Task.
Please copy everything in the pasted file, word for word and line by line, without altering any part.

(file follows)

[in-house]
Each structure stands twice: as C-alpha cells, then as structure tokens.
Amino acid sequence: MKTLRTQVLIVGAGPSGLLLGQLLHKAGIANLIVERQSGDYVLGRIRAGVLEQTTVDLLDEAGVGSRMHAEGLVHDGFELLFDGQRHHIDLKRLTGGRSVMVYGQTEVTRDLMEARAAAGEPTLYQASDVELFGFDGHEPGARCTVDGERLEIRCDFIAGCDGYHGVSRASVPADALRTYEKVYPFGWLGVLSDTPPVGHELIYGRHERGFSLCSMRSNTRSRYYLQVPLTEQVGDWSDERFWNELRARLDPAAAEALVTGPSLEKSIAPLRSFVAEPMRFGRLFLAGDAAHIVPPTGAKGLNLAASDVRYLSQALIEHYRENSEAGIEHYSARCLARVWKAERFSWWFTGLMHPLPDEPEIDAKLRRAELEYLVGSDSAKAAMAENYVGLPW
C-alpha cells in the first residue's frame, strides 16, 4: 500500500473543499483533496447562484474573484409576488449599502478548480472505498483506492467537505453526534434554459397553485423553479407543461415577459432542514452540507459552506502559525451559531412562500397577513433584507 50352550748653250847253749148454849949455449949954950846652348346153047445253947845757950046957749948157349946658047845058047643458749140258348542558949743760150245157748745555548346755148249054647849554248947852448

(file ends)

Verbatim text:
[in-house]
Each structure stands twice: as C-alpha cells, then as structure tokens.
Amino acid sequence: MKTLRTQVLIVGAGPSGLLLGQLLHKAGIANLIVERQSGDYVLGRIRAGVLEQTTVDLLDEAGVGSRMHAEGLVHDGFELLFDGQRHHIDLKRLTGGRSVMVYGQTEVTRDLMEARAAAGEPTLYQASDVELFGFDGHEPGARCTVDGERLEIRCDFIAGCDGYHGVSRASVPADALRTYEKVYPFGWLGVLSDTPPVGHELIYGRHERGFSLCSMRSNTRSRYYLQVPLTEQVGDWSDERFWNELRARLDPAAAEALVTGPSLEKSIAPLRSFVAEPMRFGRLFLAGDAAHIVPPTGAKGLNLAASDVRYLSQALIEHYRENSEAGIEHYSARCLARVWKAERFSWWFTGLMHPLPDEPEIDAKLRRAELEYLVGSDSAKAAMAENYVGLPW
C-alpha cells in the first residue's frame, strides 16, 4: 500500500473543499483533496447562484474573484409576488449599502478548480472505498483506492467537505453526534434554459397553485423553479407543461415577459432542514452540507459552506502559525451559531412562500397577513433584507 50352550748653250847253749148454849949455449949954950846652348346153047445253947845757950046957749948157349946658047845058047643458749140258348542558949743760150245157748745555548346755148249054647849554248947852448